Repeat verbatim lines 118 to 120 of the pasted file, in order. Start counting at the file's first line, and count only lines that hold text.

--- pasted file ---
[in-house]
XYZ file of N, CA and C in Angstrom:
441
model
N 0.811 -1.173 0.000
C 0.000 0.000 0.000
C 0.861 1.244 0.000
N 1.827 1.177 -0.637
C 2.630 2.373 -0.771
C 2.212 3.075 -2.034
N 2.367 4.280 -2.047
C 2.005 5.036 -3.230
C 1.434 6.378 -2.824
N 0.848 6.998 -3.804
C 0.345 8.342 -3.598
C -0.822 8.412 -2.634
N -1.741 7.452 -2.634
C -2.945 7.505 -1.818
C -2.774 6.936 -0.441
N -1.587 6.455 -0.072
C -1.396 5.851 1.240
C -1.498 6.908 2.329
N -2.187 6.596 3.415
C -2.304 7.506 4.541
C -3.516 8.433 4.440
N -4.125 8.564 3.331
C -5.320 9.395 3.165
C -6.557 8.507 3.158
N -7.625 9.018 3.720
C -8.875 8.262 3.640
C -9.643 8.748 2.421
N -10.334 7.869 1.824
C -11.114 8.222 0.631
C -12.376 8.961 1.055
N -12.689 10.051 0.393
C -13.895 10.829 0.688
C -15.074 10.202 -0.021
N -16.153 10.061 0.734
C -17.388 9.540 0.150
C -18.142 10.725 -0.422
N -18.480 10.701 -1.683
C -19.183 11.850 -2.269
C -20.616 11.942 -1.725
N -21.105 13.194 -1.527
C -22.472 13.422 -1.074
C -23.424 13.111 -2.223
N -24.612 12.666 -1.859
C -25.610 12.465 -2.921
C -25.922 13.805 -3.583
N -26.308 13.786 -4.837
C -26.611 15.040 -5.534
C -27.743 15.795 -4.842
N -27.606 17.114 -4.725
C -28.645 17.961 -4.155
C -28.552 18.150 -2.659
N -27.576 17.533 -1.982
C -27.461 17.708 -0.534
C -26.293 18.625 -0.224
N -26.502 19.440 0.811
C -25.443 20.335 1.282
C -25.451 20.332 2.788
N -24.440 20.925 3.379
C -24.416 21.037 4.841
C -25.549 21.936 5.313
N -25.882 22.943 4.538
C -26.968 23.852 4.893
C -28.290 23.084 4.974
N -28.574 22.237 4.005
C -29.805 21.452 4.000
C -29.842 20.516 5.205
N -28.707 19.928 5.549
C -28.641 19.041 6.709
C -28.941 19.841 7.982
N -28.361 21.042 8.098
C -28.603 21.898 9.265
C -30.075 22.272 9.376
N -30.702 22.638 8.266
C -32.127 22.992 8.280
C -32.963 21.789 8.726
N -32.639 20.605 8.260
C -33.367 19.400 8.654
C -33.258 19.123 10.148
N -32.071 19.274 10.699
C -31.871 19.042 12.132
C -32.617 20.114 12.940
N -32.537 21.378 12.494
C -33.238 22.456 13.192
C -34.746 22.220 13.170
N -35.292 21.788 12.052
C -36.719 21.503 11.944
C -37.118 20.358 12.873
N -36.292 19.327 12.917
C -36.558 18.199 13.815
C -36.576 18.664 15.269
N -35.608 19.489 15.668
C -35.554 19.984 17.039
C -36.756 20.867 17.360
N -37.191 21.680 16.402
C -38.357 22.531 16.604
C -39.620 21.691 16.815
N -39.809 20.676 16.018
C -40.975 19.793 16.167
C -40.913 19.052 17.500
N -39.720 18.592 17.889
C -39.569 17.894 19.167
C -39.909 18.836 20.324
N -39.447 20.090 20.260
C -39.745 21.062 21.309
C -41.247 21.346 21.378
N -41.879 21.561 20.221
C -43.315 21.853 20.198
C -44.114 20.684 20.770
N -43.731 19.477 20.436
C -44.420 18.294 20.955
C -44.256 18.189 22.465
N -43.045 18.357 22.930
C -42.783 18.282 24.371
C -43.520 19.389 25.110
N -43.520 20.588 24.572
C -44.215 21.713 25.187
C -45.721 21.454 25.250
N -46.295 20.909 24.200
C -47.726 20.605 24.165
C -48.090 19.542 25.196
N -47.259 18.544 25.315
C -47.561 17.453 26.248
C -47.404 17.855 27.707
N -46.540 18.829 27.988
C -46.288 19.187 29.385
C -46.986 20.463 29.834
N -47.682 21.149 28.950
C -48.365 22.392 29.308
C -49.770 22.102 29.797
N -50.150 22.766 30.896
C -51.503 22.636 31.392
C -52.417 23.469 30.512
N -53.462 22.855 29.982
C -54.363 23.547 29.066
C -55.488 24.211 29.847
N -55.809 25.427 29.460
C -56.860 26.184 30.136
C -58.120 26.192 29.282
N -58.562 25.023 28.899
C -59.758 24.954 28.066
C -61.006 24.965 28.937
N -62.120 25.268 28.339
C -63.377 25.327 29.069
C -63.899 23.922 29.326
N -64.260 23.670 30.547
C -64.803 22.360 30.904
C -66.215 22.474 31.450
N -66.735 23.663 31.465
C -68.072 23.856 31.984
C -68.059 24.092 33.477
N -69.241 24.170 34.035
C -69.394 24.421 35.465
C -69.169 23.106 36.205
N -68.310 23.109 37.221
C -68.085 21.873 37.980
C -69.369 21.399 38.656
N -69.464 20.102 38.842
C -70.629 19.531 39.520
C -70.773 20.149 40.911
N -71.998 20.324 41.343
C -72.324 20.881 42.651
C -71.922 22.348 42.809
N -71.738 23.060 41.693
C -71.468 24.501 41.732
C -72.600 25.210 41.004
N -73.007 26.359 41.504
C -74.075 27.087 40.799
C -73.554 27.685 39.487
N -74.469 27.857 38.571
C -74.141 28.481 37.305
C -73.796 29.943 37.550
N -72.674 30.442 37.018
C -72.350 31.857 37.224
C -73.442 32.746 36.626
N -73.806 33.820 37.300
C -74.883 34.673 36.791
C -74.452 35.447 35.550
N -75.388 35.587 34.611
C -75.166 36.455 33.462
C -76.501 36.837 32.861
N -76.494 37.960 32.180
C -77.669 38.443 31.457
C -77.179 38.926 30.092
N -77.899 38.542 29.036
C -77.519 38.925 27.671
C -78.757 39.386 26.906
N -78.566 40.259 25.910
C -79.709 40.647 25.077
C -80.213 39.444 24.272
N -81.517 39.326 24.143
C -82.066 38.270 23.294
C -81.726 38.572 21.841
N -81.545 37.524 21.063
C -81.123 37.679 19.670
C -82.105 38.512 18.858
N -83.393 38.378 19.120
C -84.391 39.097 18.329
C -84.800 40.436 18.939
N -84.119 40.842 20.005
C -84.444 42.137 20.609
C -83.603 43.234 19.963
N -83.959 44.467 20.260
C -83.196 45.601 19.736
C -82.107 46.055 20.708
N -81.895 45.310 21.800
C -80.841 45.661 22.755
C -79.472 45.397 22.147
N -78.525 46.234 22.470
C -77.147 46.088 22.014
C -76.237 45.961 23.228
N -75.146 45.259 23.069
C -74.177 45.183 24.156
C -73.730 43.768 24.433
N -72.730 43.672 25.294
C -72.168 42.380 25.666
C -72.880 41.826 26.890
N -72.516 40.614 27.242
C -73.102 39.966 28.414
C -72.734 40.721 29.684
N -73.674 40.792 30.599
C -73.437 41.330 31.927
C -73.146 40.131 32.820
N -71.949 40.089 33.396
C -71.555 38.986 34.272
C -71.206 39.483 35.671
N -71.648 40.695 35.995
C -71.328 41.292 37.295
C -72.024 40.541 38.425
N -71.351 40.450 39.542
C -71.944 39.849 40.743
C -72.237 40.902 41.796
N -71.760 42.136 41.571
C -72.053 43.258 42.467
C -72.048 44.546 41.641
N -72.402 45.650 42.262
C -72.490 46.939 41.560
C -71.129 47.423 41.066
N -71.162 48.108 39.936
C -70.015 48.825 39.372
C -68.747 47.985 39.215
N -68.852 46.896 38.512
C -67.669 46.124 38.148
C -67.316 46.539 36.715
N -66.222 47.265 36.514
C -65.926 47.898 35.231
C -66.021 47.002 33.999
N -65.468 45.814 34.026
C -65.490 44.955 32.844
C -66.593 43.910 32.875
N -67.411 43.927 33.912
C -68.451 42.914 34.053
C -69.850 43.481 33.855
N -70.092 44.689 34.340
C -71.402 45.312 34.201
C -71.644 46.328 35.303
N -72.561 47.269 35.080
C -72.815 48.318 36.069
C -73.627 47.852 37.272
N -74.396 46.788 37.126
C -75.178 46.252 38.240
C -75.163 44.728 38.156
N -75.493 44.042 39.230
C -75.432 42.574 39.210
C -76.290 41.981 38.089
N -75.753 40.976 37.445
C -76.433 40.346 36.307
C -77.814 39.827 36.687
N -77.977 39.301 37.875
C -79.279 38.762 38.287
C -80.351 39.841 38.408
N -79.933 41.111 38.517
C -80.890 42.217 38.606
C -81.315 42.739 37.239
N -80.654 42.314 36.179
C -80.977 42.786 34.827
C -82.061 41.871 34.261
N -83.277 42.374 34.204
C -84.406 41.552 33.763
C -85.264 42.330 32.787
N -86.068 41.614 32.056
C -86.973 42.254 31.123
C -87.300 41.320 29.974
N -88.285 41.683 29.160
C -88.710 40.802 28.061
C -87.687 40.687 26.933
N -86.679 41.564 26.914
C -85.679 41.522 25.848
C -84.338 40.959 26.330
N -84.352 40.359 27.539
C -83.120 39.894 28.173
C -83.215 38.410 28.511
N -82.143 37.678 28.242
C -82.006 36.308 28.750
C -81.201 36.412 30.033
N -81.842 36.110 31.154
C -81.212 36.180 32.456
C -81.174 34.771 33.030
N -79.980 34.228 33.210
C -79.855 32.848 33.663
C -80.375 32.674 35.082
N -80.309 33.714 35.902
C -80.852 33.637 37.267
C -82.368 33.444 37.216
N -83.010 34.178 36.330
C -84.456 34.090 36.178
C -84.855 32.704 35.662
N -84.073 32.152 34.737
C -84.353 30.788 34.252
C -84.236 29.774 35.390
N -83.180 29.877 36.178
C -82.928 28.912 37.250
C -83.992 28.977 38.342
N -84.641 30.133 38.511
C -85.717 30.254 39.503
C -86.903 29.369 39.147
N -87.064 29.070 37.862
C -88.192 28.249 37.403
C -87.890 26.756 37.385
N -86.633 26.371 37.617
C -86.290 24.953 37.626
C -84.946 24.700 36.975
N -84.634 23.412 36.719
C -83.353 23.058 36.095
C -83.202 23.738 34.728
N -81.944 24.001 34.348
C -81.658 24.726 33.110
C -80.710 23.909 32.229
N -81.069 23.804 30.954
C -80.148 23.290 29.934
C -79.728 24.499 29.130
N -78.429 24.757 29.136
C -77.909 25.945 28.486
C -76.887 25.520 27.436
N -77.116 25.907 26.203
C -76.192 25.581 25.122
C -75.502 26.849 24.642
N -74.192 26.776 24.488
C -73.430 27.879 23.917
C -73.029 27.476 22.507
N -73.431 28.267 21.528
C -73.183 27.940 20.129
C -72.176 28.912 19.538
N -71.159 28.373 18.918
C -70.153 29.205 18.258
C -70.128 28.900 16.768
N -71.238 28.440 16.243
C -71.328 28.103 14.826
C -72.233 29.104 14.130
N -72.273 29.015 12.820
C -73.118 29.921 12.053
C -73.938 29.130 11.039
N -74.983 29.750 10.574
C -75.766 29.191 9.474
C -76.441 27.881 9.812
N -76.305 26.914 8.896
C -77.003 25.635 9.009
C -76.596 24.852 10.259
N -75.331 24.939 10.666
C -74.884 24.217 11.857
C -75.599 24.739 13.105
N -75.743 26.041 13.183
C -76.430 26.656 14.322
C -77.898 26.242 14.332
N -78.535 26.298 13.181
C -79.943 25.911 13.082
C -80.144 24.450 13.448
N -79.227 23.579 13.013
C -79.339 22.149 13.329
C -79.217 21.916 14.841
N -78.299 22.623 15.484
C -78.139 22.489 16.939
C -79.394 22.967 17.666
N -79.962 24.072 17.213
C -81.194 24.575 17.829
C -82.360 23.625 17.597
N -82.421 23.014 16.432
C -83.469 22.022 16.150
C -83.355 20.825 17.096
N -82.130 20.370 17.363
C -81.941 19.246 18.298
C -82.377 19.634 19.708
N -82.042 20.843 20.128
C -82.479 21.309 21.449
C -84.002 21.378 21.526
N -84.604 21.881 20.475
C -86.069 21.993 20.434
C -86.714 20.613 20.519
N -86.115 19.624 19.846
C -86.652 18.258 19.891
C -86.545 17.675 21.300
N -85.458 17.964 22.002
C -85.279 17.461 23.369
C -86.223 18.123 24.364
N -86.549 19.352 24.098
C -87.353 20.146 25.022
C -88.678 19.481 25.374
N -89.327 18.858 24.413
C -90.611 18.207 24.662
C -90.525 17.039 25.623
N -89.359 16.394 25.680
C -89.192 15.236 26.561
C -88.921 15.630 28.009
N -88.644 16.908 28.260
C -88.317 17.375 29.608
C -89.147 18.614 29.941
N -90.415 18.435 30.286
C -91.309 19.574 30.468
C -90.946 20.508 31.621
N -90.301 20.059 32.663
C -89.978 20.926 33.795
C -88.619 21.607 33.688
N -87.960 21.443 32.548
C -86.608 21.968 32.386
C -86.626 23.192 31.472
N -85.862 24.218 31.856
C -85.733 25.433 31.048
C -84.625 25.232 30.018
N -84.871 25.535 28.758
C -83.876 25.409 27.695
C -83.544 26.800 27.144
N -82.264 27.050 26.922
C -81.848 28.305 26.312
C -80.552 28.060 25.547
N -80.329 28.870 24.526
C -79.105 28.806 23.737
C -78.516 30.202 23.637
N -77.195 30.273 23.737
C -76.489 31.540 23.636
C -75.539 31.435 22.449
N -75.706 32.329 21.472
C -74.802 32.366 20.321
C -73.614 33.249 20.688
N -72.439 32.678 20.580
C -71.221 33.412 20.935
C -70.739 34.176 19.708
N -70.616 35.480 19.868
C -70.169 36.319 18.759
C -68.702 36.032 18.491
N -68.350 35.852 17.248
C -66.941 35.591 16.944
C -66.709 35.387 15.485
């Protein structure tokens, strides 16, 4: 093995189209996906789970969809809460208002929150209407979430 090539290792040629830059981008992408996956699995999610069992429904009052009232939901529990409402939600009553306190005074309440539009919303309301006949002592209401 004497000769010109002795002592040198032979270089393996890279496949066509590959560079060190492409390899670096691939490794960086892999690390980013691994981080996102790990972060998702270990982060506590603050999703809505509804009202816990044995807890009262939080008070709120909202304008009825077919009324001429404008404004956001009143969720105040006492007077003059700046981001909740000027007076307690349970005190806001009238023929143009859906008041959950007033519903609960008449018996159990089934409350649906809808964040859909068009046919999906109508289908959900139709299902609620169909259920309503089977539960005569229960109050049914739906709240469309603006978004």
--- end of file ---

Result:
C -43.520 19.389 25.110
N -43.520 20.588 24.572
C -44.215 21.713 25.187